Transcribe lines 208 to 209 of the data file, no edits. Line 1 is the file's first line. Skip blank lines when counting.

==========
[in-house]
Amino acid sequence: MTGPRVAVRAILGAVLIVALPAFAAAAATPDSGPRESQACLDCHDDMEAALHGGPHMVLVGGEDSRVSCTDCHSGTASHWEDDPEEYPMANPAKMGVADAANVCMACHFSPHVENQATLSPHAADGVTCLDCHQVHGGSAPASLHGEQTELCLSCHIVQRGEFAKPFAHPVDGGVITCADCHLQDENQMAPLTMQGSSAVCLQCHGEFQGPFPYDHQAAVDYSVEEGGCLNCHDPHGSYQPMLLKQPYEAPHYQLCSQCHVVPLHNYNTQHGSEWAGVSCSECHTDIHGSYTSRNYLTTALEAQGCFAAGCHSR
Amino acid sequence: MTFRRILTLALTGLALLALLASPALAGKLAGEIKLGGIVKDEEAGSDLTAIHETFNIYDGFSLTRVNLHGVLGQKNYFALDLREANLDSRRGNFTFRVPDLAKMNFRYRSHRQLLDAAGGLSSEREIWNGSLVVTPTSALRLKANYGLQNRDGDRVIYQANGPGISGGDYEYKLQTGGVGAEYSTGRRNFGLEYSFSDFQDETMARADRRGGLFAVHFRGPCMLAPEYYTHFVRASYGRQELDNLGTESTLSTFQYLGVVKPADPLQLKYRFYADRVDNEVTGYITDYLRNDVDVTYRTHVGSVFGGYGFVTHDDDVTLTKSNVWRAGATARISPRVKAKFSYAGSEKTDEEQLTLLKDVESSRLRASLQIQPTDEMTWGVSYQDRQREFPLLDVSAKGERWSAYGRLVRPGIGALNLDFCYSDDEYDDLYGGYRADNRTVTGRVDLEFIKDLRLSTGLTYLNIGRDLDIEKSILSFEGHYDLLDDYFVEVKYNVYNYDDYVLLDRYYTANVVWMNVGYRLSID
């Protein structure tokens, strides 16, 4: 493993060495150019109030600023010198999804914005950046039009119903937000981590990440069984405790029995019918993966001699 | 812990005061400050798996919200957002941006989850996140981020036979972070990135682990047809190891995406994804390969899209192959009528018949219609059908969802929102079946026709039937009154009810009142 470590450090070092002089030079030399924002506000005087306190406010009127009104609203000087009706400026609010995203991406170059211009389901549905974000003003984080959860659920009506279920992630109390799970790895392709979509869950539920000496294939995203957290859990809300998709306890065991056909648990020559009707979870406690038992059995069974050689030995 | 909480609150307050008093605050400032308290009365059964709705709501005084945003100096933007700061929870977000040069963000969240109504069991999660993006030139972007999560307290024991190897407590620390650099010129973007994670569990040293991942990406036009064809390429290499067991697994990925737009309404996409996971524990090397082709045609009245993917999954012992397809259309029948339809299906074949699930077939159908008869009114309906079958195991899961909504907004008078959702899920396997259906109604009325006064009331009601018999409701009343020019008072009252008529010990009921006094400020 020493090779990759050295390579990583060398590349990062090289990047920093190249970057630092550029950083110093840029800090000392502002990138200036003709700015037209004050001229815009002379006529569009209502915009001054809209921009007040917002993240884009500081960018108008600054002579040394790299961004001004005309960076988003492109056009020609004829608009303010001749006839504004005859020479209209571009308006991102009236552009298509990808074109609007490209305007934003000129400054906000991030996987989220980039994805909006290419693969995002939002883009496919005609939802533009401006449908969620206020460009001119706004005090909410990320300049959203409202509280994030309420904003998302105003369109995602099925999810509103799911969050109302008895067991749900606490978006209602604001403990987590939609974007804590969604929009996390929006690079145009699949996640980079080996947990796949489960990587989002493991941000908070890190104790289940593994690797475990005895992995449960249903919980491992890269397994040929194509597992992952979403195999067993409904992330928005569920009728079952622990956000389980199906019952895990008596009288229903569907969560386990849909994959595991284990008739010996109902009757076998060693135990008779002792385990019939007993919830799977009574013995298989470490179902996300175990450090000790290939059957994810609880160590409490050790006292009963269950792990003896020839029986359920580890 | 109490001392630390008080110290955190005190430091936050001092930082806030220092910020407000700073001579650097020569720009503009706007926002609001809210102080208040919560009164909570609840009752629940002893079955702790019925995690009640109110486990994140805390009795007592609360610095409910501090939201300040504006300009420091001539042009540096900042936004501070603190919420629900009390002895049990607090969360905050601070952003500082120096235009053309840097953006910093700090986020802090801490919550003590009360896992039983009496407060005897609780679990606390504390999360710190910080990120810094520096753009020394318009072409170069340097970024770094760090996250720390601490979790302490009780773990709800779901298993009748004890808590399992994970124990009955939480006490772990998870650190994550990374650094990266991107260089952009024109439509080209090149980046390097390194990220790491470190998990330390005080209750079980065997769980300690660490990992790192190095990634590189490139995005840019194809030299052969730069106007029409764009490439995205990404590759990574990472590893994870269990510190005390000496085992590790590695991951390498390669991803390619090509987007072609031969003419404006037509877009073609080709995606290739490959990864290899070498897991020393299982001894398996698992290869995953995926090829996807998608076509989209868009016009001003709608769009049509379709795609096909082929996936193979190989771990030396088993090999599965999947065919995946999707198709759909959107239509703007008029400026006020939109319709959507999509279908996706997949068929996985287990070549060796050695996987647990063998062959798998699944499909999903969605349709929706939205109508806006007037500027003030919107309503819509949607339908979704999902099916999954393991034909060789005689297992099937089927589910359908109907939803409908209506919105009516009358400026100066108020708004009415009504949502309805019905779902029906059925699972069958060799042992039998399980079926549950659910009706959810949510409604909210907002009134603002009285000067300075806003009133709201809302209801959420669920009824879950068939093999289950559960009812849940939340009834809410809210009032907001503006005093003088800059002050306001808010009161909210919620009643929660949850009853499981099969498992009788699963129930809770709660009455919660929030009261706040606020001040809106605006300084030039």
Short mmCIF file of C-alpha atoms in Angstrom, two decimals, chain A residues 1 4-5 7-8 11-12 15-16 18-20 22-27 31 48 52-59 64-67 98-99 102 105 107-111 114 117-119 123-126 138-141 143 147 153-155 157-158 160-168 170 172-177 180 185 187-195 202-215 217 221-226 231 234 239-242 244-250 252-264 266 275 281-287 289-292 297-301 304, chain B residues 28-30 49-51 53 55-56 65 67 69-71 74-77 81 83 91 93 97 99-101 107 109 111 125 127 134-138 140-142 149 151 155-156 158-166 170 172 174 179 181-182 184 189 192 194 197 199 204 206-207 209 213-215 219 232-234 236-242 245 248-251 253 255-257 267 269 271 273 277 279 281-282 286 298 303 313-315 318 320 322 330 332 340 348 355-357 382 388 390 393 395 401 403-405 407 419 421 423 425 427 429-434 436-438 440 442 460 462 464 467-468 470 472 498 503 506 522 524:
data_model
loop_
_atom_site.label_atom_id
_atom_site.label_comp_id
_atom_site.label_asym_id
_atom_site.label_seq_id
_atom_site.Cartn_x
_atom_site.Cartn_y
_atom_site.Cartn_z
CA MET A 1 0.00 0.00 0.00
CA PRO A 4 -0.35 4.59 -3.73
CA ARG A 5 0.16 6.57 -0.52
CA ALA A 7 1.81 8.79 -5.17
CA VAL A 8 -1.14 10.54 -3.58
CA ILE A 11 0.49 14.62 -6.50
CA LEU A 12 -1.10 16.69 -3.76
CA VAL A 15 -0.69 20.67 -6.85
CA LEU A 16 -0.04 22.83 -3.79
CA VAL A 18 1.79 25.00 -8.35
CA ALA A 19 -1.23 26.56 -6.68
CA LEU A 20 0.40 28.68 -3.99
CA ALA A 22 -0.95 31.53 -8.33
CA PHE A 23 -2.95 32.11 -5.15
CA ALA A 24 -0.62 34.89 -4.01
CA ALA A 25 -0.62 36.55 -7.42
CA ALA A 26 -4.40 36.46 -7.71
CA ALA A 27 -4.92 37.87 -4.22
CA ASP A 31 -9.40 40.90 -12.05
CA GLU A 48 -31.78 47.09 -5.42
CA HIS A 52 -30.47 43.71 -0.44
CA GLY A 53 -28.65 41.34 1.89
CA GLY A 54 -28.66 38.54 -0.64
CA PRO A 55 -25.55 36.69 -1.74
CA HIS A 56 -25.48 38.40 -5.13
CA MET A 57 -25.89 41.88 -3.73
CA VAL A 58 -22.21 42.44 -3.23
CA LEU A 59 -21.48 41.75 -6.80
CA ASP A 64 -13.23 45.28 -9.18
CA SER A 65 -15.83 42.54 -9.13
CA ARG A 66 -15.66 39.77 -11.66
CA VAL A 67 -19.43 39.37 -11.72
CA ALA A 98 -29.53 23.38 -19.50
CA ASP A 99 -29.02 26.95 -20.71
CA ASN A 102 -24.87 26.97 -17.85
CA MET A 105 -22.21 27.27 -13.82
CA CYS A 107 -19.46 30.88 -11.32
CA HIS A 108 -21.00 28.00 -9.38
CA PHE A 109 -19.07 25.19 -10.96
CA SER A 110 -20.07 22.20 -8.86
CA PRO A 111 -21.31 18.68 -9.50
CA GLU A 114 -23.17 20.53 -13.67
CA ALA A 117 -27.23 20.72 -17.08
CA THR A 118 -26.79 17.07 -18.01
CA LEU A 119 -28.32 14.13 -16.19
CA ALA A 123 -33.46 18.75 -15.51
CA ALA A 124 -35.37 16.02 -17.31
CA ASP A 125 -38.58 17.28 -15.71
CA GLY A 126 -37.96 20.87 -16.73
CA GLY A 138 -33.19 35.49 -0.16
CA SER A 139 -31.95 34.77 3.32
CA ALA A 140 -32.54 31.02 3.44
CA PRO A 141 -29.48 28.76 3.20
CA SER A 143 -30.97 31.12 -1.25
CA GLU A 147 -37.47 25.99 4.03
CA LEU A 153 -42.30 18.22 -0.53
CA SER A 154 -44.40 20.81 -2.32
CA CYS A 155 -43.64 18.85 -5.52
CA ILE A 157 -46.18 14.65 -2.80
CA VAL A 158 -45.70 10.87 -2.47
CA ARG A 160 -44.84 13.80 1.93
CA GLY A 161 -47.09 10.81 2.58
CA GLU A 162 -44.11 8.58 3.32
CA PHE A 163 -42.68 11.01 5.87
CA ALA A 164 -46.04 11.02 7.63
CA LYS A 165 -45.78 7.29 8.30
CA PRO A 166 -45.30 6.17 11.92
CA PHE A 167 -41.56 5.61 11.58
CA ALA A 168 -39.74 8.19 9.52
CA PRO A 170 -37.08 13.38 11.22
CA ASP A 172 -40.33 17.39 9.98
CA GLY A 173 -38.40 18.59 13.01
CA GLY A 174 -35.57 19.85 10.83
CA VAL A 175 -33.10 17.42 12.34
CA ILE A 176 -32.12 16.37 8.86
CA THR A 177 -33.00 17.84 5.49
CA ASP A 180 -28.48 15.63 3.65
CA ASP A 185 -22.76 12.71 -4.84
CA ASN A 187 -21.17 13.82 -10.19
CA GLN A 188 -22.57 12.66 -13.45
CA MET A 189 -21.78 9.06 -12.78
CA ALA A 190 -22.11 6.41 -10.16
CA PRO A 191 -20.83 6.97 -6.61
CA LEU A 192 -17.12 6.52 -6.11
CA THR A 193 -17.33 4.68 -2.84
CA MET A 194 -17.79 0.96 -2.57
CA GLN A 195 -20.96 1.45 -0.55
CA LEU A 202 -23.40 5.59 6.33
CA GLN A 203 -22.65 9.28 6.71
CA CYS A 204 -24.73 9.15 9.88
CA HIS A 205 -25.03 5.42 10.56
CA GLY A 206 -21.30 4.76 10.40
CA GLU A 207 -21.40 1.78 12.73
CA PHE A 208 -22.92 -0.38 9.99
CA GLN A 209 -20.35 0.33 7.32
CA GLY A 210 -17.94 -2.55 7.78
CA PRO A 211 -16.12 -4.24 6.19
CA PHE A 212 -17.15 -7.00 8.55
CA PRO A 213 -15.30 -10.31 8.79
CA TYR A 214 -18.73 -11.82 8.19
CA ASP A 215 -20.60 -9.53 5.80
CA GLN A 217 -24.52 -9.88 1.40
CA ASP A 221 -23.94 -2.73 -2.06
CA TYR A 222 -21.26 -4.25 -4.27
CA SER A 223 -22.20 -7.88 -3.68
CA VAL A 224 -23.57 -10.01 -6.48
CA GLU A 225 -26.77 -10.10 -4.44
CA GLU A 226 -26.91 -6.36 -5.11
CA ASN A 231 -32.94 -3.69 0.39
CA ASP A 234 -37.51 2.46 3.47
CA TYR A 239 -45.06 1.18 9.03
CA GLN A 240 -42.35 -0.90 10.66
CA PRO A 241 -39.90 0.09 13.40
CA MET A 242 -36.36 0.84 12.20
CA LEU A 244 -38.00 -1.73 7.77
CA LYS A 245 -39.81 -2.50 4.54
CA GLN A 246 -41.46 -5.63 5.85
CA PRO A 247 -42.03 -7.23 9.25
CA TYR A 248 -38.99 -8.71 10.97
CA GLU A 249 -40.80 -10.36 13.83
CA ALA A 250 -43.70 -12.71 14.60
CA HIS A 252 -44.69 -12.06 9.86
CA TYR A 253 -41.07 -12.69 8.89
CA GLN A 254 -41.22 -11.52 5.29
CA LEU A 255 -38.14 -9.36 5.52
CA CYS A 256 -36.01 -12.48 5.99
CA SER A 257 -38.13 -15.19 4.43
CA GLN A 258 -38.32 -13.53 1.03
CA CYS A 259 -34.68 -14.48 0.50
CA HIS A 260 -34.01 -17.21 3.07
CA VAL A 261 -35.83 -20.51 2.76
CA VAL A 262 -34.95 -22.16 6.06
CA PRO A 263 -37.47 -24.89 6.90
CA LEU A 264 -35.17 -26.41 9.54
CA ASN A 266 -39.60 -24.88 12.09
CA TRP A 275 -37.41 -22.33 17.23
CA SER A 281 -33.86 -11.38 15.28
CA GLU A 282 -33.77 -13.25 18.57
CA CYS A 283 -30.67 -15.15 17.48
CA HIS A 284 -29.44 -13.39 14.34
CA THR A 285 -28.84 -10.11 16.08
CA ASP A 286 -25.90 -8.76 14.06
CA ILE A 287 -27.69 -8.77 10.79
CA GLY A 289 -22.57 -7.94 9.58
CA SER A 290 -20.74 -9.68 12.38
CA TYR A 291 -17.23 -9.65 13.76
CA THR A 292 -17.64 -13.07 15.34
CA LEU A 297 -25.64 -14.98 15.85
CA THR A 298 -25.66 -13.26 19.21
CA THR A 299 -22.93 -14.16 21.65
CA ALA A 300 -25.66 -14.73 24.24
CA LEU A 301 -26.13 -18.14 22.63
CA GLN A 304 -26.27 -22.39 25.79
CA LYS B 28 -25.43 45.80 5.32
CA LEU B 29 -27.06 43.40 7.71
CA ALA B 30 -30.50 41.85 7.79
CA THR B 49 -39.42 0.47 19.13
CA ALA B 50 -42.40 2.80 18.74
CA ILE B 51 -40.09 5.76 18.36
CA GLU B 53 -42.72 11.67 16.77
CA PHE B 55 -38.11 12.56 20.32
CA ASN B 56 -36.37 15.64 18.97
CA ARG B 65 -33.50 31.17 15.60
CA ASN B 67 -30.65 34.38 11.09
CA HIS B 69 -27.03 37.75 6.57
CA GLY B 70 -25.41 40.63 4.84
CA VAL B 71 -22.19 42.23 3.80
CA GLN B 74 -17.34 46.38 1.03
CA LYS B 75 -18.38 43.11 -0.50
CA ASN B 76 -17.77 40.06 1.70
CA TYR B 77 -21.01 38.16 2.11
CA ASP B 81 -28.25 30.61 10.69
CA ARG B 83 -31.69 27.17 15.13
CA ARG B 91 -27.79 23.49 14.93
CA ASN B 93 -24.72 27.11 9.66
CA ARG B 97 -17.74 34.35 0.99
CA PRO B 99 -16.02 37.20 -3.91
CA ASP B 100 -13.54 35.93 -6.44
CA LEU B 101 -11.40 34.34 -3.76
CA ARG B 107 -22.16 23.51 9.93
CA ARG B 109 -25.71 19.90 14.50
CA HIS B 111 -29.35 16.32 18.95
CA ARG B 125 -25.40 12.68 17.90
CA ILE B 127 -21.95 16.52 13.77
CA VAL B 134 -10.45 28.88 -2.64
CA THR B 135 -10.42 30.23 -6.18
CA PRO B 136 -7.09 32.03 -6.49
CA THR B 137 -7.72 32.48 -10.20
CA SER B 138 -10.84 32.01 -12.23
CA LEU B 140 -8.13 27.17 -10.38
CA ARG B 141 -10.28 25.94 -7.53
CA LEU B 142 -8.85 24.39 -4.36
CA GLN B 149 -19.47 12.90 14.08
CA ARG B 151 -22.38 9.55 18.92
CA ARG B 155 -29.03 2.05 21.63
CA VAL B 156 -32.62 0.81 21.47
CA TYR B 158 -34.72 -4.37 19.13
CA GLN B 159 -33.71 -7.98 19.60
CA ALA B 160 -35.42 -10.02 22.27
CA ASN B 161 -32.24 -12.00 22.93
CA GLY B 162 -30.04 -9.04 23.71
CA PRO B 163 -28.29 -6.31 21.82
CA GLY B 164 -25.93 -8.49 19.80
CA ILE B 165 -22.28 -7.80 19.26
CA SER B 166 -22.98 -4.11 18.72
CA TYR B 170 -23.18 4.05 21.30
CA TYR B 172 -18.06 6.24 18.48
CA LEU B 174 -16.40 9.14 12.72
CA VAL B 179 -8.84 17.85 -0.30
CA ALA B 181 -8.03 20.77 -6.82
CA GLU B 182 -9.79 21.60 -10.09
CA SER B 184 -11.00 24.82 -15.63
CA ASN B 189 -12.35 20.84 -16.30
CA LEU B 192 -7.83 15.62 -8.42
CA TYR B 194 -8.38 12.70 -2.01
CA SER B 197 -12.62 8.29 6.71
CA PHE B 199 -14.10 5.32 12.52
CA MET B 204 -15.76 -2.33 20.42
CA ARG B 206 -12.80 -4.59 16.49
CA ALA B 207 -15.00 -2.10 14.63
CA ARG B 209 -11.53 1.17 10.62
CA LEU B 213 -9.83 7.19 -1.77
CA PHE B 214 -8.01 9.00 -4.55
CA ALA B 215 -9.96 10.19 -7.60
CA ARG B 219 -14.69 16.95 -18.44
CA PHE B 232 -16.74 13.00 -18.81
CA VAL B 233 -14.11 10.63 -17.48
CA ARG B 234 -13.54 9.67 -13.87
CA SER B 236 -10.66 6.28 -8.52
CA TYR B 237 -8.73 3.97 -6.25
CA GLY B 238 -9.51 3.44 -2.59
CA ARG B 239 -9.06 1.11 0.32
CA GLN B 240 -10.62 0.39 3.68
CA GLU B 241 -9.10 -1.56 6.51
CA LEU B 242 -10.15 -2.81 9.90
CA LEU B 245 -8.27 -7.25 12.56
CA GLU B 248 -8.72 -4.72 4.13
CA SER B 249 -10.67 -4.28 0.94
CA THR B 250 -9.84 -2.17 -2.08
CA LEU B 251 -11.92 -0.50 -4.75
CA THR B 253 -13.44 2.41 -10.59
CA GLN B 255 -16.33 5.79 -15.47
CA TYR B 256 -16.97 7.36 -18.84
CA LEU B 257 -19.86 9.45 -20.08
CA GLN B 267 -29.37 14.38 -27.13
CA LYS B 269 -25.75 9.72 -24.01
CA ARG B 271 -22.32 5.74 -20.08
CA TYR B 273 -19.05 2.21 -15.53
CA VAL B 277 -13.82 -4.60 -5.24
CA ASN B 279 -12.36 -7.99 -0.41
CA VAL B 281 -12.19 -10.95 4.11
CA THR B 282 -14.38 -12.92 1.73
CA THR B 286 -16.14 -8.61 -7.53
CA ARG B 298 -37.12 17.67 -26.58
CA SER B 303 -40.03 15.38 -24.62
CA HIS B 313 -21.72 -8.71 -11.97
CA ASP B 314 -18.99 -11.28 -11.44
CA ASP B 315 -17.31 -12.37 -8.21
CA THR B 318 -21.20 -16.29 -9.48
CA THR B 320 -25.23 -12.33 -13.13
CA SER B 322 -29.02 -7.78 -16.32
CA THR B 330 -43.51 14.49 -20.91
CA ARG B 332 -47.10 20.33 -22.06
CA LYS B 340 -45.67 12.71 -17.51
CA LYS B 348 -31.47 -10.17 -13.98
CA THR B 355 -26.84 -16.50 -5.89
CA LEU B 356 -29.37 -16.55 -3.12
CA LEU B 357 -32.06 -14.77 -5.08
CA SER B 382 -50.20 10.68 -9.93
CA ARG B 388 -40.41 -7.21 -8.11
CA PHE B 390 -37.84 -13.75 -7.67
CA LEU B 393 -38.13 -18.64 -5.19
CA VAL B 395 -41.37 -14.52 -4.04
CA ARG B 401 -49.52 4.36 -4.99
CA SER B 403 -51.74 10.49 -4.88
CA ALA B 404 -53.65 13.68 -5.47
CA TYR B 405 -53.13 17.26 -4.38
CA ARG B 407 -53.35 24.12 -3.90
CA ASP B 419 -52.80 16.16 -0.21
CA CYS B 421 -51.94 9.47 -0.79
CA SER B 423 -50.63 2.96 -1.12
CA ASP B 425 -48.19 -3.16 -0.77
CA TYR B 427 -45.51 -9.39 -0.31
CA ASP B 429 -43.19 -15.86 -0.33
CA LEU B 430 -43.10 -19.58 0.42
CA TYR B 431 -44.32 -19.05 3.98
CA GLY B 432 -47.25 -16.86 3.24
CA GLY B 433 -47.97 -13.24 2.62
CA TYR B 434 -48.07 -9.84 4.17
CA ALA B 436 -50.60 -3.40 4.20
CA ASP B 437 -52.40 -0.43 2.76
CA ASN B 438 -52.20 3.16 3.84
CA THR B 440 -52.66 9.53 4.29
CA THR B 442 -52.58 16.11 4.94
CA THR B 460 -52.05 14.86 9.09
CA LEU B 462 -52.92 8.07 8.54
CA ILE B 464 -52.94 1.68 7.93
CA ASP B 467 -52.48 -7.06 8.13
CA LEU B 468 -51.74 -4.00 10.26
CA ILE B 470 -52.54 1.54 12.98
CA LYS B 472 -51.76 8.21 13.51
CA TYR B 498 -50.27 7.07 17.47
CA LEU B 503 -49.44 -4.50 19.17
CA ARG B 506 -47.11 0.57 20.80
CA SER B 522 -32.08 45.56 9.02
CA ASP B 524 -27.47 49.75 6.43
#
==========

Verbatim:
CA ARG B 151 -22.38 9.55 18.92
CA ARG B 155 -29.03 2.05 21.63